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How the World Cup is the key to rebuilding Saudi Arabia

The organization of the FIFA World Cup in Saudi Arabia is seen as an unprecedented victory for the oil-rich kingdom, which aims to transform its economy and improve its global image through this event. Analysts believe that the World Cup will play a significant role in reshaping Saudi Arabia’s economy and rebranding the nation.

In 2018, Saudi Arabia faced international backlash following the murder of journalist Jamal Khashoggi by Saudi agents, and Western leaders distanced themselves from the Saudi regime. Human rights issues continue to be a concern. However, the Saudi government has used its vast oil wealth to invest in sports and entertainment to change its international image and draw attention away from these controversies.

The announcement of Saudi Arabia hosting the 2034 World Cup came just 27 days after the tournament started, making it the sole bidder for the event. This decision occurred at a time when top football stars like Cristiano Ronaldo and Neymar were joining Saudi clubs, attracting global attention to Saudi football. Additionally, Saudi Arabia, despite not having a significant presence in professional golf, hosted the lucrative Saudi International golf tournament, part of the PGA and European Tours.

These successes are not just part of the “Vision 2030” project but also represent a deeper shift in Saudi Arabia’s focus on attracting tourists, investment, and diversifying its economy. In 2019, Saudi Arabia started issuing tourist visas to non-Muslim visitors, making it the first Muslim country to do so.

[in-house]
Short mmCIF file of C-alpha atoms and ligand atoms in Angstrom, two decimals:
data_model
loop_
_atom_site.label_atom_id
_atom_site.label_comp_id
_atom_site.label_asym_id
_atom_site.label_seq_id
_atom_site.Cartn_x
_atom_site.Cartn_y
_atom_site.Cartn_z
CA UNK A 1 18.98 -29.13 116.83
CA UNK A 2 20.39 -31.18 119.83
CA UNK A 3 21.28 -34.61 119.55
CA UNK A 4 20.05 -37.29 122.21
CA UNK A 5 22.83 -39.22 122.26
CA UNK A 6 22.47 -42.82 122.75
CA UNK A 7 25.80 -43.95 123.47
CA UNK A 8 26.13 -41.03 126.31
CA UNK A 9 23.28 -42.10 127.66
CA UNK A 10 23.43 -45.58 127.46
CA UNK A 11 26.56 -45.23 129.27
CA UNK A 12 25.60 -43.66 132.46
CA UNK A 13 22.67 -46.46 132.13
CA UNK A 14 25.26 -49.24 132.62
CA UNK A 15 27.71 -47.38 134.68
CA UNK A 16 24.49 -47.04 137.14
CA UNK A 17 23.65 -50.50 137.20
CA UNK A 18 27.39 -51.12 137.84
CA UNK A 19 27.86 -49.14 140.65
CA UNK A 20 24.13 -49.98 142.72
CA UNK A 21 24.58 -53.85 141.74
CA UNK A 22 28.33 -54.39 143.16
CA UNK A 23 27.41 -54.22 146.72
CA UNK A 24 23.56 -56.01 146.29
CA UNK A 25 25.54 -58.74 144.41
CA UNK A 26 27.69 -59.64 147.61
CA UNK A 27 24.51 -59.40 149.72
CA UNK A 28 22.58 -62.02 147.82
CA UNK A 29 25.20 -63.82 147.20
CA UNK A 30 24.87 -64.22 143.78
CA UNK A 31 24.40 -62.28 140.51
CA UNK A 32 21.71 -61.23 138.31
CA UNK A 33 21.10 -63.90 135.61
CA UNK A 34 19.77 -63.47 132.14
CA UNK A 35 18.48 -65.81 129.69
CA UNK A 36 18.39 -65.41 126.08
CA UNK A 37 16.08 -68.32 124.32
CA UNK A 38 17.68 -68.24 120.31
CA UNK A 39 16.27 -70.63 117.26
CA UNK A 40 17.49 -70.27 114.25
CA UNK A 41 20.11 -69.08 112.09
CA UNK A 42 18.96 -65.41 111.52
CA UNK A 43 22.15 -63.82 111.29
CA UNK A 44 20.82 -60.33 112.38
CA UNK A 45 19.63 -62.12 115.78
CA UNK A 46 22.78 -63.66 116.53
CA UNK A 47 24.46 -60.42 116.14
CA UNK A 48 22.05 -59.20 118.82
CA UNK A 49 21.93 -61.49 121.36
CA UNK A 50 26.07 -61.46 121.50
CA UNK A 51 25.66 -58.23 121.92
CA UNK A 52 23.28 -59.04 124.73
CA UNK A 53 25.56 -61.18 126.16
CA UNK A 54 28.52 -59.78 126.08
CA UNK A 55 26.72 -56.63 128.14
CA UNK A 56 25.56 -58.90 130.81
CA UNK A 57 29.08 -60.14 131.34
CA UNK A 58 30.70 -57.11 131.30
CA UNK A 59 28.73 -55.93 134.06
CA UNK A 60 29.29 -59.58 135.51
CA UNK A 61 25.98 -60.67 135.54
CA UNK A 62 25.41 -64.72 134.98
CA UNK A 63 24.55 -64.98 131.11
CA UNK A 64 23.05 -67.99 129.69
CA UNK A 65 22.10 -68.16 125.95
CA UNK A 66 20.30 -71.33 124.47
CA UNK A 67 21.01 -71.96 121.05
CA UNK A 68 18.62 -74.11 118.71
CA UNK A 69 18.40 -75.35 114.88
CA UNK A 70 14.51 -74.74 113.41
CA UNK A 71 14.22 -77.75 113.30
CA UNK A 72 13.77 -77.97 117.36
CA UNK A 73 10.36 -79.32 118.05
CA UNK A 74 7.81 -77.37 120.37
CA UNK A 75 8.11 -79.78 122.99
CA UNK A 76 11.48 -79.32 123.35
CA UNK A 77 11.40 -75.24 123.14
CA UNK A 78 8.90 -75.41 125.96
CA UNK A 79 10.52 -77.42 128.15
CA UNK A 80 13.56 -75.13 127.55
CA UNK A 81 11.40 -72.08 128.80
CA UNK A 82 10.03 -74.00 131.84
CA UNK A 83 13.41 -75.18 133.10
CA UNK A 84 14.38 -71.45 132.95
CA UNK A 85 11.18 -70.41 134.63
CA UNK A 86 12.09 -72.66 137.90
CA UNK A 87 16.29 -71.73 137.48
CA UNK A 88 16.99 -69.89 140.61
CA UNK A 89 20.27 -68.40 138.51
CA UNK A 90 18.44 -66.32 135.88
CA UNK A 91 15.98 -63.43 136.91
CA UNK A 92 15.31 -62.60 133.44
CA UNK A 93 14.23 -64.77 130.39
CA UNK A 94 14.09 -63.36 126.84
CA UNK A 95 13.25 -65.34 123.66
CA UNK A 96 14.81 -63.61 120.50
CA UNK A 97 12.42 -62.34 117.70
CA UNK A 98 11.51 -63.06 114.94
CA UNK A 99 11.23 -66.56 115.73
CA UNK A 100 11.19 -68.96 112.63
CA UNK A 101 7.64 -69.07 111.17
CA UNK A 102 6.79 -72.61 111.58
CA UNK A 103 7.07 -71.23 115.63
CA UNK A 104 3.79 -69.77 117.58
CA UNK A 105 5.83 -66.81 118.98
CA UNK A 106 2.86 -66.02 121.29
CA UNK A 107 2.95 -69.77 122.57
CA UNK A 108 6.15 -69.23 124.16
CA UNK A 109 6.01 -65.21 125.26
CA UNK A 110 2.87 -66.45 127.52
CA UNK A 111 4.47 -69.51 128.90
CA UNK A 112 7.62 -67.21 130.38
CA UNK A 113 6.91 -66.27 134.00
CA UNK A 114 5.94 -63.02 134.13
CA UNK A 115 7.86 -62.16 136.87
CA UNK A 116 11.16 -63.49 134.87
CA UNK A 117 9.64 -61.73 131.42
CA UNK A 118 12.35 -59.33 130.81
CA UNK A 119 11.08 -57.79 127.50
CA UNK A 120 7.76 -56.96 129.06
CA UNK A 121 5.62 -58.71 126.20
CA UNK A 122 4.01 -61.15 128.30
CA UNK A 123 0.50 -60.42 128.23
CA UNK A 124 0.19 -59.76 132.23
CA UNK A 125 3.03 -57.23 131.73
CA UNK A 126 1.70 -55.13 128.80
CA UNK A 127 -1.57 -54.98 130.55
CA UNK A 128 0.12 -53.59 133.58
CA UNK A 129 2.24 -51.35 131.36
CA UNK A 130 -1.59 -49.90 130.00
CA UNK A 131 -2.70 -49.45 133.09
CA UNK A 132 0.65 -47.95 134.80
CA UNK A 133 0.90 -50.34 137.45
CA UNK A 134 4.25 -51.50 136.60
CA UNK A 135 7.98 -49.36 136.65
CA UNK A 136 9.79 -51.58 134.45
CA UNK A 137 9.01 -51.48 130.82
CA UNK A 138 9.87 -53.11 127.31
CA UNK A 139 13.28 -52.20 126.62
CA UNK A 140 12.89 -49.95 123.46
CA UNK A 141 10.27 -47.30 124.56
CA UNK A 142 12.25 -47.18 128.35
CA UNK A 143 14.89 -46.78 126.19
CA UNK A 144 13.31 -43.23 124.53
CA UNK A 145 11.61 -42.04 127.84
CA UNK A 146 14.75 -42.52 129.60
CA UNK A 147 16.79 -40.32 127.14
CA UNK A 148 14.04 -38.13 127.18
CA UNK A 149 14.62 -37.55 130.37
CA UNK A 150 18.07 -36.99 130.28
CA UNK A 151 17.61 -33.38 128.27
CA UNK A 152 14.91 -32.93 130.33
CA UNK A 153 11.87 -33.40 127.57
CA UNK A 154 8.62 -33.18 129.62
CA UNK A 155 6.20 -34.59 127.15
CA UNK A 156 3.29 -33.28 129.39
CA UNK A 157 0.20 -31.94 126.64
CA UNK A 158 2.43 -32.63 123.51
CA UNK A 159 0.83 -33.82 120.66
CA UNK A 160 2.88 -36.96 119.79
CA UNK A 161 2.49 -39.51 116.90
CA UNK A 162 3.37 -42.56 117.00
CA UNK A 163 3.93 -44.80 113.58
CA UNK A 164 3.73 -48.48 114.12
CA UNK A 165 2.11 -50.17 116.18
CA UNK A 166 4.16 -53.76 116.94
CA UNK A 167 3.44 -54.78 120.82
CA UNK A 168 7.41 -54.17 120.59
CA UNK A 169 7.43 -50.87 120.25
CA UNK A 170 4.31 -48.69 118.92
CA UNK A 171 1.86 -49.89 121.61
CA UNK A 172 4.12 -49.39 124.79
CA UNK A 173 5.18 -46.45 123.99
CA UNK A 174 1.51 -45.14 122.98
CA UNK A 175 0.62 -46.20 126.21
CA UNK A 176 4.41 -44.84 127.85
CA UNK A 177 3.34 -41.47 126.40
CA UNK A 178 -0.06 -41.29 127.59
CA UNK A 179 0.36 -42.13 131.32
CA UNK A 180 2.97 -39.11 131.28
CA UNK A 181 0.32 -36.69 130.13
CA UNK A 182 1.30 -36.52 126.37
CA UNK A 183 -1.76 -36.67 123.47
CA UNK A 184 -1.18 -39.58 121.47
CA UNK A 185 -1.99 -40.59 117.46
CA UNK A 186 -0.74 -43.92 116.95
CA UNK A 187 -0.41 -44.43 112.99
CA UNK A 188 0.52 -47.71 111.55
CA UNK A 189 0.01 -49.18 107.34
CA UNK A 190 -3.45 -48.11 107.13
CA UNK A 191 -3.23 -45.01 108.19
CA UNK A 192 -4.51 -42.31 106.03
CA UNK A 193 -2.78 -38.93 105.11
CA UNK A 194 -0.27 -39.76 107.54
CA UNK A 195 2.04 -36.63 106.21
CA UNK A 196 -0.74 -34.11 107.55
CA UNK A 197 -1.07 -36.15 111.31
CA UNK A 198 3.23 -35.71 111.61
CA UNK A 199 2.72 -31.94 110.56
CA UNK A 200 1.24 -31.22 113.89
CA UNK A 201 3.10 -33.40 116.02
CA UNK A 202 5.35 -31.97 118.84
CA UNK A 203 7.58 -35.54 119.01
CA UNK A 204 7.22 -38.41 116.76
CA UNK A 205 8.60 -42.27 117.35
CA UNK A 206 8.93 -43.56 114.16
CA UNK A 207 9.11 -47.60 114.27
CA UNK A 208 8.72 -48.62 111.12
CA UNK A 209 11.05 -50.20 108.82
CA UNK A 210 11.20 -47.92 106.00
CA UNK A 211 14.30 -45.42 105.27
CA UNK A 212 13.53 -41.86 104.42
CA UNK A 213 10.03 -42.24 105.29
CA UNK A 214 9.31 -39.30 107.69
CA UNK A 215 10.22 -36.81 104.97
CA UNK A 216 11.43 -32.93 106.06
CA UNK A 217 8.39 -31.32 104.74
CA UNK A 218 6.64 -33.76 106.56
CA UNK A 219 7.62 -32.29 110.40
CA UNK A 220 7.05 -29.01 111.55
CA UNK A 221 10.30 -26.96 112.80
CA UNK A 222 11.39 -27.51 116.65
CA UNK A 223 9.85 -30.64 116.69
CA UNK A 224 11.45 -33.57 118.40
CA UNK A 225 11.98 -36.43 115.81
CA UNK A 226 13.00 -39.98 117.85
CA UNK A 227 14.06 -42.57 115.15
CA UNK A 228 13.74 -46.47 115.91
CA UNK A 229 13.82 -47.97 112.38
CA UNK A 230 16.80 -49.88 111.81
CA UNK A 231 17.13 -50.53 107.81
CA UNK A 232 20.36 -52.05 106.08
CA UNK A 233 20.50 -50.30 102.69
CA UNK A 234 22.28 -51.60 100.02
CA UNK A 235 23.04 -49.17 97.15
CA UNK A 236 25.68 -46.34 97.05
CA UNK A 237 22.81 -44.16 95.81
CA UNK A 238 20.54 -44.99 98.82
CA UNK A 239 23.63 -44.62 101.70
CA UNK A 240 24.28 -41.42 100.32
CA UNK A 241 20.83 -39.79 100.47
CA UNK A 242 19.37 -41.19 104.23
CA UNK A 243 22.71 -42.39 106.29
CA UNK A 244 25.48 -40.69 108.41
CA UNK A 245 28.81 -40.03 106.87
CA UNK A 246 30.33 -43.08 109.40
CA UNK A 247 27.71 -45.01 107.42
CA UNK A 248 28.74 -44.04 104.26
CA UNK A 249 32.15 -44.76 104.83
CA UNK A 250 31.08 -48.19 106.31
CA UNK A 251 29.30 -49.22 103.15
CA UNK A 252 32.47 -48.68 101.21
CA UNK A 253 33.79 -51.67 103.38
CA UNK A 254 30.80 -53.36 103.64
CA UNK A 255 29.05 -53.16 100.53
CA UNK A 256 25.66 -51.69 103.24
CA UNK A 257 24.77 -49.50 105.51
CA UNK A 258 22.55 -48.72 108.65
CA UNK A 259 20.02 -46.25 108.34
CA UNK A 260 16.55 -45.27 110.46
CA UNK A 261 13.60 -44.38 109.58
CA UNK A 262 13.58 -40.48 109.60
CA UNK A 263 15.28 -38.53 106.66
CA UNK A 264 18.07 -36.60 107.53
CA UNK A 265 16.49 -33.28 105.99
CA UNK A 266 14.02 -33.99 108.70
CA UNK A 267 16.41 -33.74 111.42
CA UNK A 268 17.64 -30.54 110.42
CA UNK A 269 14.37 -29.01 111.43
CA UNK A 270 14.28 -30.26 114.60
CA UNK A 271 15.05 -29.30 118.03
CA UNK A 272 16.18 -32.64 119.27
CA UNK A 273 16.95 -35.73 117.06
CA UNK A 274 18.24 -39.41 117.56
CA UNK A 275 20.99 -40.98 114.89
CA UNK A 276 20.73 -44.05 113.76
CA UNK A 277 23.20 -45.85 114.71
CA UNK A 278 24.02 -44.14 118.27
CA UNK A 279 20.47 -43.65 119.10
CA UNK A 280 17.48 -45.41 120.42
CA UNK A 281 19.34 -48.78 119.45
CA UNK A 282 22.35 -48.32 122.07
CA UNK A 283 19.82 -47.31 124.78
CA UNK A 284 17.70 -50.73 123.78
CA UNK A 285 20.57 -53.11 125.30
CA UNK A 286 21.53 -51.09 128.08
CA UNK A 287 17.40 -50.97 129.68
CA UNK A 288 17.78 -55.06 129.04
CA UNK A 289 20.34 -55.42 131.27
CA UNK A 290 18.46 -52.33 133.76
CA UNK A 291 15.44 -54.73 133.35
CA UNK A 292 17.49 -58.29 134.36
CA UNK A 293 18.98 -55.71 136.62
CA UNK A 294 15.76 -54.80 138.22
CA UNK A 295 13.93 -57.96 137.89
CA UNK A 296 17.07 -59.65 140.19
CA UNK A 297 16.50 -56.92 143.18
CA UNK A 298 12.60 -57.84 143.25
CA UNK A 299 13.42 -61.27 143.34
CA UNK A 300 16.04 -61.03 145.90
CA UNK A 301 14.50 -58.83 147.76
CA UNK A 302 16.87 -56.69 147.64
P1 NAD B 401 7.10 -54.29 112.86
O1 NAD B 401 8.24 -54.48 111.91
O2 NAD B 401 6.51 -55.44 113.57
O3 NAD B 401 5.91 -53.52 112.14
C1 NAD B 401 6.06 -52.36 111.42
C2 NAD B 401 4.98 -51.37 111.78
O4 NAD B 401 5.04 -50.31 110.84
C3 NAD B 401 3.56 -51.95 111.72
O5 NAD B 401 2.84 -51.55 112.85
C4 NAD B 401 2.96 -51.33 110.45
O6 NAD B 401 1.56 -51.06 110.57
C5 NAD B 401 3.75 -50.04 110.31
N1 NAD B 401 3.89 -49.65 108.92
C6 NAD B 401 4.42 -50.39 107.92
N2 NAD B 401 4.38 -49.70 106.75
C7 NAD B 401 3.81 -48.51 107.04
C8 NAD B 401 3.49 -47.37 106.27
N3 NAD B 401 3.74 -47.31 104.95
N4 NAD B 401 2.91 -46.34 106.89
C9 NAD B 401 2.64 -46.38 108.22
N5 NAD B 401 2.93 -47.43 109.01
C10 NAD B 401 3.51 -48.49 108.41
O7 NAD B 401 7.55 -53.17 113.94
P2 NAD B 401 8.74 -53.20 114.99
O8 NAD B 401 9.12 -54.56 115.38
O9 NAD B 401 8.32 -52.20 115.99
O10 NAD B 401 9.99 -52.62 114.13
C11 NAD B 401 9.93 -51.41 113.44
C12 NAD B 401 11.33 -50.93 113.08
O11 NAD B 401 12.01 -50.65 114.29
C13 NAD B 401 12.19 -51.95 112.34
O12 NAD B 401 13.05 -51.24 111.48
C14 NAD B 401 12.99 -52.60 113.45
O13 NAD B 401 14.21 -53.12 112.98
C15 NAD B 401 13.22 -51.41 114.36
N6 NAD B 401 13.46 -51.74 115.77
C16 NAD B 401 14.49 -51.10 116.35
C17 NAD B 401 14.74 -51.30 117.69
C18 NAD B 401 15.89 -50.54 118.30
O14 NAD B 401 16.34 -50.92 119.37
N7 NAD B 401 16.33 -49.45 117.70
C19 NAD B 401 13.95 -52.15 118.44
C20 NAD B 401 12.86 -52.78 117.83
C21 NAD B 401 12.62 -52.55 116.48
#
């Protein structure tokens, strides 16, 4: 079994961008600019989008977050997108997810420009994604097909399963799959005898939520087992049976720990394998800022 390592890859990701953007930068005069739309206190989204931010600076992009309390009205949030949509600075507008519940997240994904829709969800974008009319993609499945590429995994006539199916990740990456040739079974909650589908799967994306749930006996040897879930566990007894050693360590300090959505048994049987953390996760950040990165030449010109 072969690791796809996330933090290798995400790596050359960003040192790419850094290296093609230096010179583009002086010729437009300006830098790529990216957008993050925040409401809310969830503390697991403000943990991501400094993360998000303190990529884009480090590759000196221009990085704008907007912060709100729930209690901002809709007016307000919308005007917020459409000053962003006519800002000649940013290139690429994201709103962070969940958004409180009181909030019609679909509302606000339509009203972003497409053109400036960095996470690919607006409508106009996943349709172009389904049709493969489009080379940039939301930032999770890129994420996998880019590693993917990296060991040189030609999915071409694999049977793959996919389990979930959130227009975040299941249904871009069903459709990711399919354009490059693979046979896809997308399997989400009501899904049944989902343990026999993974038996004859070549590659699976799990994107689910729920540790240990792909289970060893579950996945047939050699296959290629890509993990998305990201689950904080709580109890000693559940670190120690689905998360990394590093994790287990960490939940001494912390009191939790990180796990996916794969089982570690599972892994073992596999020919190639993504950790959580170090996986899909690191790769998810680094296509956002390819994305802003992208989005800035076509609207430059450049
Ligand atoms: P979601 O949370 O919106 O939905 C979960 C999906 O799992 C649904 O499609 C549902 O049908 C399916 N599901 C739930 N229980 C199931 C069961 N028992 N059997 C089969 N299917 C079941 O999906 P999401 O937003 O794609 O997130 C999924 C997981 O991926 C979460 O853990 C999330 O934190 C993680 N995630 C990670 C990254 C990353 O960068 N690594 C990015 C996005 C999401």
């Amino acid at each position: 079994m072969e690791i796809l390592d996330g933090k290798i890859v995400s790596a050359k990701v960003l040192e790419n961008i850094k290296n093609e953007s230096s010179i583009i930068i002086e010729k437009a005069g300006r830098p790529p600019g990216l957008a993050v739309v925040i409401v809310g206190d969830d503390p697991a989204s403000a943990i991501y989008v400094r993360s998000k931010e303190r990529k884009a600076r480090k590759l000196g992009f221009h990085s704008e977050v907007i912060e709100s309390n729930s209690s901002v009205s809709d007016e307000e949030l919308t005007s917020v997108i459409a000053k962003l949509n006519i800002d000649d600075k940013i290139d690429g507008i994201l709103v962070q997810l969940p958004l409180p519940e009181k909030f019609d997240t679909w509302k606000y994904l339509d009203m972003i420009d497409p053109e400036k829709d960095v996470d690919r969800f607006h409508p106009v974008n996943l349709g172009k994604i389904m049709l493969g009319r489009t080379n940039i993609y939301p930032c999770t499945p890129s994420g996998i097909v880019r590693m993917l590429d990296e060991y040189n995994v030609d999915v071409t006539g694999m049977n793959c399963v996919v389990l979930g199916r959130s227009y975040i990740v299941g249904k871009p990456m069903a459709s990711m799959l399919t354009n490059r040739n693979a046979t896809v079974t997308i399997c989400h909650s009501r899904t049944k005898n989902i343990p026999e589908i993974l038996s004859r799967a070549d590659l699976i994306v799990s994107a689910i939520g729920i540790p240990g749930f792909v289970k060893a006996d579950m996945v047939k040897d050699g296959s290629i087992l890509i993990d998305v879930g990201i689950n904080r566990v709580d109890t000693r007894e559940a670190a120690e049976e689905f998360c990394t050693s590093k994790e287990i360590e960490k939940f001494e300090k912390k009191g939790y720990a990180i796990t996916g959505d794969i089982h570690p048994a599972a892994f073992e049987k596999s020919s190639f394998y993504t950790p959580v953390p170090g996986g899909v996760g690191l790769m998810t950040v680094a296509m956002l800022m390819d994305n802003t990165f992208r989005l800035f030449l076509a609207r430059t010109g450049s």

The hosting of the World Cup in 2034 is expected to mark a turning point in Saudi Arabia’s transformation, bringing its culture, heritage, and sports to the global stage. The country is investing heavily in major infrastructure projects, including the creation of “NEOM,” a $500 billion futuristic city that aims to diversify the economy and reduce its reliance on oil. Other projects like the Red Sea tourism destination “The Line,” the entertainment city Qiddiya, and a new international airport in Riyadh are also in progress.

According to experts, hosting the World Cup in 2034 will serve as a signpost for Saudi Arabia’s ambitious plans to become a stable and respected member of the international community. By focusing on sports and entertainment, Saudi Arabia is striving to create a compelling narrative and brand itself as a progressive and dynamic nation. It’s expected that Saudi Arabia’s population will grow by 50% by 2030, and the country hopes to attract 150 million tourists annually, further indicating the need for stable and engaging mega-events.

Saudi Arabia faces challenges in terms of infrastructure, including transportation and insufficient venues, as well as issues related to human rights, gender equality, and the scrutiny of international standards. The country will have to address these concerns while hosting the World Cup.

Christian Ulrichsen, an expert in Middle Eastern affairs, points out that hosting mega-events requires meticulous planning and investment. Saudi Arabia has some way to go to be adequately prepared for the tournament. The timing of the World Cup’s kickoff is ticking, and the country must be ready by the end of 2033 at the latest.

In conclusion, Saudi Arabia’s hosting of the 2034 World Cup is seen as a critical step in the nation’s transformation and its ambition to project a different image on the global stage. While challenges remain, Saudi Arabia aims to leverage this mega-event to change its economic and cultural landscape.

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